Air Fryers and Porch Pirates: Here Are 20 of the Oxford English Dictionary’s Nearly 700 New Entries

Ellen Gutoskey
There are some good ones—we pinkie promise.
There are some good ones—we pinkie promise. / Danil Rudenko/EyeEm/Getty Images (Background); CSA Images/Getty Images (Book)
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A word doesn’t need a centuries-old history or some lofty Latin pedigree to end up in the Oxford English Dictionary. It just needs to have been around long enough and used frequently enough for lexicographers to recognize that it is—slang or not—part of the English language.

This month, nearly 700 new terms made the grade. Some are completely new entries—like CODA, “a person who has one or more parents or guardians who are deaf or hard of hearing.” The acronym originally referred to the organization Children of Deaf Adults, formed in 1983, but has since broadened in usage and popularity, helped in part by the success of the 2022 Oscar Best Picture winner, CODA.

But not all the “new” terms are quite so modern. Aestel, for example, first showed up in King Alfred’s preface to his 9th-century translation of Pastoral Care, a tome by Pope Gregory I that dates back to the 6th century. Though we technically still don’t know for sure what it means, it’s “now frequently considered to be a pointer, or handle for a pointer, used to follow along or keep one’s place when reading a manuscript,” per the OED.

Other terms have been slotted beneath pre-existing entries. Air fryer, for example, is one of many phrases found on the air page; and tailgate now has a section devoted to tailgate party. Final has one for final girl, which, for non-horror fans, describes the archetypal female character—usually clever and virtuous—who outlasts everyone else in a horror film.

See some of the other new additions below, and learn more about the update here.

  1. aestel: “an artefact ... now frequently considered to be a pointer, or handle for a pointer, used to follow along or keep one's place when reading a manuscript”
  2. agrivoltaics: “the simultaneous use of an area of land for farming and for electricity generation using photovoltaic solar panels”
  3. air fryer: “a small convection oven, typically used to fry foods using very little oil”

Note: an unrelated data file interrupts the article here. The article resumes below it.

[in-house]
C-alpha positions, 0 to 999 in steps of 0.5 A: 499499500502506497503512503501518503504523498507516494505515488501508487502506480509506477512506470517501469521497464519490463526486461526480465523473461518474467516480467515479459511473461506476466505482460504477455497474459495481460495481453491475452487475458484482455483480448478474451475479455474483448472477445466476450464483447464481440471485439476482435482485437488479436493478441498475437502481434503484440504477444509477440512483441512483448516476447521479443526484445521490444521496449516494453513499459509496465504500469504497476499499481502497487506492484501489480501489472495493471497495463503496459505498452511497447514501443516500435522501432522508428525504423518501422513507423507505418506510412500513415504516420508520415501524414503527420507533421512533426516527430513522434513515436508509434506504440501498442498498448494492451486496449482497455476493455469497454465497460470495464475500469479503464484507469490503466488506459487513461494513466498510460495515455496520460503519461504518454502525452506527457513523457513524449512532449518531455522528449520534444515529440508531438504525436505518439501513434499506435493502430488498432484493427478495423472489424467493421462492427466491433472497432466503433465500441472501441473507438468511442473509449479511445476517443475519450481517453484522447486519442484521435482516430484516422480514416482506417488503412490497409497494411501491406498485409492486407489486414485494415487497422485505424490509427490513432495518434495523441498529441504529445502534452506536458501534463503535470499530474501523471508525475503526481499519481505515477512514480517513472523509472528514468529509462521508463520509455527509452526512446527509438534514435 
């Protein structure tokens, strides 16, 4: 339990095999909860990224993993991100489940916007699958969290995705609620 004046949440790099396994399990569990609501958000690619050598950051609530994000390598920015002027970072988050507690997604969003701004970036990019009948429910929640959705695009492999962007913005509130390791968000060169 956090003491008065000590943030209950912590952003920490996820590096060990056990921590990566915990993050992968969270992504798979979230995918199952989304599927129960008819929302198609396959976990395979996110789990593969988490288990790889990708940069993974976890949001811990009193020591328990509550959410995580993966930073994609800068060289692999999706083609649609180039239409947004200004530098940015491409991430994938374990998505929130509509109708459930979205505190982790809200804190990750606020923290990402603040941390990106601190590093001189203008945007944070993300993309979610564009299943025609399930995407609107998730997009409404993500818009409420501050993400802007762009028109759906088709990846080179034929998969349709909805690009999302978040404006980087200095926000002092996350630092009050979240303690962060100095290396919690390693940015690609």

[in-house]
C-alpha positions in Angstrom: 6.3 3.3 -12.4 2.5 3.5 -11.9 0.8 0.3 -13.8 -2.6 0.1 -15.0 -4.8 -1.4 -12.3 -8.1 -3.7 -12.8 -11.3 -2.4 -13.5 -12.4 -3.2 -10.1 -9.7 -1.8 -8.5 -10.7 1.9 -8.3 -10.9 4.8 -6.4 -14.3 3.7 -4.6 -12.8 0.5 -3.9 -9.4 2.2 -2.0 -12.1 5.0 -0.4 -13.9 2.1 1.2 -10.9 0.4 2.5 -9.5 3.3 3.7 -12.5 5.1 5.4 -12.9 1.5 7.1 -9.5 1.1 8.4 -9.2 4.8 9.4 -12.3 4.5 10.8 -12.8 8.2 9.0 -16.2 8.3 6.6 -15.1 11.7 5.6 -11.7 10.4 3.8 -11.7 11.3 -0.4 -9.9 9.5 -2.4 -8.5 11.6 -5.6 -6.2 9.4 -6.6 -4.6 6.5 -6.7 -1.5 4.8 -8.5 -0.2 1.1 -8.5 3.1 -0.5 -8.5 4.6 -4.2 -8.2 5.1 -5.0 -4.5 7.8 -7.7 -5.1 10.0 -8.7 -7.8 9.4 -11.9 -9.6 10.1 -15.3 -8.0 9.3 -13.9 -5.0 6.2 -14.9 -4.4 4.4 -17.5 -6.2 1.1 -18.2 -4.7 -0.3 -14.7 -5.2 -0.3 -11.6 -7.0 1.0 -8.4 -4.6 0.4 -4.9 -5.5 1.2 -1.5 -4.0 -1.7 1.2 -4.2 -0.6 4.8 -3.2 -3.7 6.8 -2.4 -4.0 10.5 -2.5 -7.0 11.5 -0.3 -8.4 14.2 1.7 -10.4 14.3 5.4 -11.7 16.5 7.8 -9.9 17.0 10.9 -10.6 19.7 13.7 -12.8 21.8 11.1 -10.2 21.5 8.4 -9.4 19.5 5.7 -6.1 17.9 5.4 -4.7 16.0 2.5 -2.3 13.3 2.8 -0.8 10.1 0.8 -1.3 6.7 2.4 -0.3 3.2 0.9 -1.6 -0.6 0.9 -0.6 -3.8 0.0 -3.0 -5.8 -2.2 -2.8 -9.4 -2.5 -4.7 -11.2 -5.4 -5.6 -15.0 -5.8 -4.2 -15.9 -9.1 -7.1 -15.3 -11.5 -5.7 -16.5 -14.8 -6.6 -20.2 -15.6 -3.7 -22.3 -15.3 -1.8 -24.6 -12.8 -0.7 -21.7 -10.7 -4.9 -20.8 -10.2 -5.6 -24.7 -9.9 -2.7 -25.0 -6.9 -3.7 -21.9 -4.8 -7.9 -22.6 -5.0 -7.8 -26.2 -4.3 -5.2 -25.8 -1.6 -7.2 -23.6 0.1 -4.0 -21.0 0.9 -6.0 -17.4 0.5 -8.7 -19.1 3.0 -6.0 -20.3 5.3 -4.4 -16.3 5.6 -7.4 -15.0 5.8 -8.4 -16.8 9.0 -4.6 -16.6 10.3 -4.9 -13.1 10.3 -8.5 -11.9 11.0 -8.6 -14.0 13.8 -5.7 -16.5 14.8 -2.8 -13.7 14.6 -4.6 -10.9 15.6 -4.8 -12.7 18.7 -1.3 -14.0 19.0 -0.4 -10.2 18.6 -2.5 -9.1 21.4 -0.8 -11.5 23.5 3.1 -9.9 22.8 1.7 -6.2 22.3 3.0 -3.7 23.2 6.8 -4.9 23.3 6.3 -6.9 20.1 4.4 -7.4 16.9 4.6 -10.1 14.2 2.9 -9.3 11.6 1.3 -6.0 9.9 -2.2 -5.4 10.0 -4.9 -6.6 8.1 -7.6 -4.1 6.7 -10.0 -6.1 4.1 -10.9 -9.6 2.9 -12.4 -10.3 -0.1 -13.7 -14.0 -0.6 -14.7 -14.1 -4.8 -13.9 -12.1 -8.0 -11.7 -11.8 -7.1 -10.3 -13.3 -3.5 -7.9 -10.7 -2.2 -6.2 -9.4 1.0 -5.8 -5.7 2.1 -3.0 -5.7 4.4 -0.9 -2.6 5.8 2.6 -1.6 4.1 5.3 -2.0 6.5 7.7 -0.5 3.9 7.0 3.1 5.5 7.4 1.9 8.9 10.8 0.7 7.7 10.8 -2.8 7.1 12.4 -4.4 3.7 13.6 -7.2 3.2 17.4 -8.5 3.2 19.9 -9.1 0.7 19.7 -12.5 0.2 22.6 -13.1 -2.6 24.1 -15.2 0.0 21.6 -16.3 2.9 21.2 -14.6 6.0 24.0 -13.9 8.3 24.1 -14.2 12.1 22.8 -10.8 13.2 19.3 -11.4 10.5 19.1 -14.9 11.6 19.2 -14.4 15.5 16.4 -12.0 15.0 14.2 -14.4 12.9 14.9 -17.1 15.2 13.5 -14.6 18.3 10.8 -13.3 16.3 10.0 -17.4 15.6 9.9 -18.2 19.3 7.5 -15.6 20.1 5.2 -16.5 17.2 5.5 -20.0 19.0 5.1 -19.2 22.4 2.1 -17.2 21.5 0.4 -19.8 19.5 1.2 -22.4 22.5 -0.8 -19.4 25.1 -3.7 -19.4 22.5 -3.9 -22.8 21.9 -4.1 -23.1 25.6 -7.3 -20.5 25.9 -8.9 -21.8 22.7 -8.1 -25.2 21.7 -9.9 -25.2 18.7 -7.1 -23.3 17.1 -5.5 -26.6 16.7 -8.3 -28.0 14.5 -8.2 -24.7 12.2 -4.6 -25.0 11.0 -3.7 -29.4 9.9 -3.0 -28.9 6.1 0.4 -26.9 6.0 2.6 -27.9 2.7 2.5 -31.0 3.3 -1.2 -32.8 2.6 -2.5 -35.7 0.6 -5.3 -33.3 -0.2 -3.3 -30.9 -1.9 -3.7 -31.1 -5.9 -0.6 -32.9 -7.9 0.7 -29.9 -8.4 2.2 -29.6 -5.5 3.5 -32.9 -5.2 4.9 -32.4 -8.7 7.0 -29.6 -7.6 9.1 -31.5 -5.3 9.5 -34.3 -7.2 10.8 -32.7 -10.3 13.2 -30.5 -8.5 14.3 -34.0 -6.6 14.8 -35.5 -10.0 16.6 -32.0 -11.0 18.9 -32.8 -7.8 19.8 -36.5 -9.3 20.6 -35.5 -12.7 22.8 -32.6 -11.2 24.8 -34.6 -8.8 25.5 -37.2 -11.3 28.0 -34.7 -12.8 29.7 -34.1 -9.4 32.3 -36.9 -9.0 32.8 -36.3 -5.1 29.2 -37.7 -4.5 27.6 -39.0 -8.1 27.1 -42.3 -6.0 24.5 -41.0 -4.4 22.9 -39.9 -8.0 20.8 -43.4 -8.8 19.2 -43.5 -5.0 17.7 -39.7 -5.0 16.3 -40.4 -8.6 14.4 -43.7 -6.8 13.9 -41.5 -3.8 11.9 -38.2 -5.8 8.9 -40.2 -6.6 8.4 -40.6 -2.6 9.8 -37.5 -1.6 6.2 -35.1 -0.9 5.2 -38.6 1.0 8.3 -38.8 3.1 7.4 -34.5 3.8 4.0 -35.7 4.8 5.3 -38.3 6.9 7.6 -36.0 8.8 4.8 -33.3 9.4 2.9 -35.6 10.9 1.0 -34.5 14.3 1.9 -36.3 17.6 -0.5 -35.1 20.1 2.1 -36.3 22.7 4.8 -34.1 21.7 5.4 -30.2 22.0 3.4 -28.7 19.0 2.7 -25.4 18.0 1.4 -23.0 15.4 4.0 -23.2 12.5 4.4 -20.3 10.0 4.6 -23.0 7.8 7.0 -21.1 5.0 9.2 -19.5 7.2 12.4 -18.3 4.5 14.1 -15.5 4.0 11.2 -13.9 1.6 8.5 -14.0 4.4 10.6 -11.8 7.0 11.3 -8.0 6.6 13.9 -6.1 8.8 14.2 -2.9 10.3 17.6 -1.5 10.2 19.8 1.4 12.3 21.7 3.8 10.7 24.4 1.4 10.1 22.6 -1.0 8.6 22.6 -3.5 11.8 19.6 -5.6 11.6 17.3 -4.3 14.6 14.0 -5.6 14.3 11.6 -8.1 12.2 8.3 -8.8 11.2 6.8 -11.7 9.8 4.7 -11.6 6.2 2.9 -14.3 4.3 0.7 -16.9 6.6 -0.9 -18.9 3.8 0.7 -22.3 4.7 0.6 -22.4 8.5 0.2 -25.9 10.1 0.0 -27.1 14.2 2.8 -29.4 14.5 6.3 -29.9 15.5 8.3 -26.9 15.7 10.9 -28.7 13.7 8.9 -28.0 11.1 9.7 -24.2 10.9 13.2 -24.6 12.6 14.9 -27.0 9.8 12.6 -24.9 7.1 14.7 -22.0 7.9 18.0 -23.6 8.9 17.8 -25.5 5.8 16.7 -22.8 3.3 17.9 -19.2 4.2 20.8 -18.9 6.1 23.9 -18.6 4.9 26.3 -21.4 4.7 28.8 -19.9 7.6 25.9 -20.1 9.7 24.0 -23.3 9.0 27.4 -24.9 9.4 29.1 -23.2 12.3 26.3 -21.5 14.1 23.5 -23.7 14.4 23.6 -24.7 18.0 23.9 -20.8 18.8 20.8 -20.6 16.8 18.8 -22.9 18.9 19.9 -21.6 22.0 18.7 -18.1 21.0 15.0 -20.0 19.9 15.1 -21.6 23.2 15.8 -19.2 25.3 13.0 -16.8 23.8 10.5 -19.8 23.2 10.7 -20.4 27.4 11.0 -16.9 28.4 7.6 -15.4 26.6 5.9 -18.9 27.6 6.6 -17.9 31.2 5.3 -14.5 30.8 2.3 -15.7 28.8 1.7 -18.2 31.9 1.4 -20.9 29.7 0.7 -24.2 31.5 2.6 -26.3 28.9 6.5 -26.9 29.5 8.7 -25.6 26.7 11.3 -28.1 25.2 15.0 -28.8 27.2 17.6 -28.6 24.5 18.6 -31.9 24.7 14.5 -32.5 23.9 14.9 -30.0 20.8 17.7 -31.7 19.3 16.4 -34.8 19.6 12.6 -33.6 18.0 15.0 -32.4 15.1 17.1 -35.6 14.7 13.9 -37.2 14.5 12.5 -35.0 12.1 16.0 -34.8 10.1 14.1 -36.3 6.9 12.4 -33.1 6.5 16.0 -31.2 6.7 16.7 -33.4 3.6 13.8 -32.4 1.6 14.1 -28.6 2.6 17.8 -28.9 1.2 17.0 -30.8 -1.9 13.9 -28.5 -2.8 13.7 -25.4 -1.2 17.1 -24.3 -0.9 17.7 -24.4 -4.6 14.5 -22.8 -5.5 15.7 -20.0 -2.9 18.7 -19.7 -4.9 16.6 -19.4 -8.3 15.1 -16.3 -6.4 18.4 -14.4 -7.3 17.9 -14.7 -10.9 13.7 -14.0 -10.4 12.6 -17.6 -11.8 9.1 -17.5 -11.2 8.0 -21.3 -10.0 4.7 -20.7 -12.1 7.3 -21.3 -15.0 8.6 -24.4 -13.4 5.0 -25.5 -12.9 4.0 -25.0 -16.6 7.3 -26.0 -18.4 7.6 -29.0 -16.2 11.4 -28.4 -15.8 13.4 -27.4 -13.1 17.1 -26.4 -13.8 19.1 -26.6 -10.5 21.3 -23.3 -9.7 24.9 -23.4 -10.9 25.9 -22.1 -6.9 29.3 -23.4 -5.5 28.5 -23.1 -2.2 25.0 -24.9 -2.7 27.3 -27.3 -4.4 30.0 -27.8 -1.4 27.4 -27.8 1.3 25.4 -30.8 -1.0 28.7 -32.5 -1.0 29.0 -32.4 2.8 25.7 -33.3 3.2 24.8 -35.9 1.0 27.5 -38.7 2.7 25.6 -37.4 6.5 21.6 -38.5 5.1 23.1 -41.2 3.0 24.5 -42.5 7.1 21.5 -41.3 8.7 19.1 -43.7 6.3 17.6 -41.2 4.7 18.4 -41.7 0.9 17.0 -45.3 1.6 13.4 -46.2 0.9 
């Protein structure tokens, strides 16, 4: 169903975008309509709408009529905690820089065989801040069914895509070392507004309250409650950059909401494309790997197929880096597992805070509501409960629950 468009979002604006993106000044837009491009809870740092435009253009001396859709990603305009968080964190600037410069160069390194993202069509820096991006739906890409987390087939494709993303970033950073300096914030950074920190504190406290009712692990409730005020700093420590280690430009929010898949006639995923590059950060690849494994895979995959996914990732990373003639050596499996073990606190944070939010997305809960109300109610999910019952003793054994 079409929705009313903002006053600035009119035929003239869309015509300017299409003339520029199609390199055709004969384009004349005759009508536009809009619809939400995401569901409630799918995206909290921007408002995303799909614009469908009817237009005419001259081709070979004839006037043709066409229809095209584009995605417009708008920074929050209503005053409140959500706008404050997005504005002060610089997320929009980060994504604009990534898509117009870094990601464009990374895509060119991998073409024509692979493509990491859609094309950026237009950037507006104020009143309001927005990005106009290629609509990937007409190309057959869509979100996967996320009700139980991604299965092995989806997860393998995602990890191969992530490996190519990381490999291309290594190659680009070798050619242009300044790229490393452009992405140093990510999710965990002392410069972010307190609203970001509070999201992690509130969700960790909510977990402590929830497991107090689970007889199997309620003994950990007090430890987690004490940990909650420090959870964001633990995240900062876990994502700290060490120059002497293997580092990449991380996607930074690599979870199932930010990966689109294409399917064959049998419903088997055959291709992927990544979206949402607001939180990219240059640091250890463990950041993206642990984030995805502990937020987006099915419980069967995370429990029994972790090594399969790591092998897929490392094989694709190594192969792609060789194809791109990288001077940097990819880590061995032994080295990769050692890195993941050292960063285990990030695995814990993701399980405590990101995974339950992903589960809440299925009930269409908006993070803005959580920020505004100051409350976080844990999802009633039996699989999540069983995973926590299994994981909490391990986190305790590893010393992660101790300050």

4. Captain Obvious: “(a sarcastic or disparaging name for) someone who makes an obvious or superfluous statement”
  5. CODA: “a person who has one or more parents or guardians who are deaf or hard of hearing”
  6. crash diet: “a diet intended to result in a very rapid weight loss through severe restrictions on calorie intake over a relatively short period of time”
  7. dap: “a casual gesture of greeting, acknowledgement, or affirmation, typically involving slapping palms, bumping fists, or snapping fingers”
  8. final girl: “a stock female character who survives to defeat or evade the attacker after the other characters have been killed, and who is typically portrayed as intelligent, serious, cautious, and chaste”
  9. halfsies: “halves; two equal shares or parts”
  10. jag: Scottish term for “a hypodermic injection, esp. a vaccination”
  11. keep cup: “a reusable cup”
  12. mononym: “a one-word name ... by which someone, esp. a celebrity, is known”
  13. parasocial: “designating a relationship characterized by the one-sided, unreciprocated sense of intimacy felt ... for a well-known or prominent figure”
  14. pinkie promise: “a promise made while linking one's little finger with that of another person, and regarded as especially binding or sincere”
  15. porch pirate: “a person who steals parcels that have been delivered and left unattended outside the intended recipient's home, business, etc.”
  16. sh**housery: “something regarded as despicable, unacceptable, or bad”
  17. superyacht: “an exceptionally large or powerful yacht”
  18. tailgate party: “a party typically held in the car park of a stadium before a sports event ... at which food and drink are served at the open tailgate of a motor vehicle”
  19. tallywacker: “the penis” or “a stupid, annoying, or otherwise objectionable person (esp. a man)”
  20. textspeak: “language regarded as characteristic of text messaging and other forms of electronic communication, often consisting of abbreviations, acronyms, emoticons or emojis, etc.”
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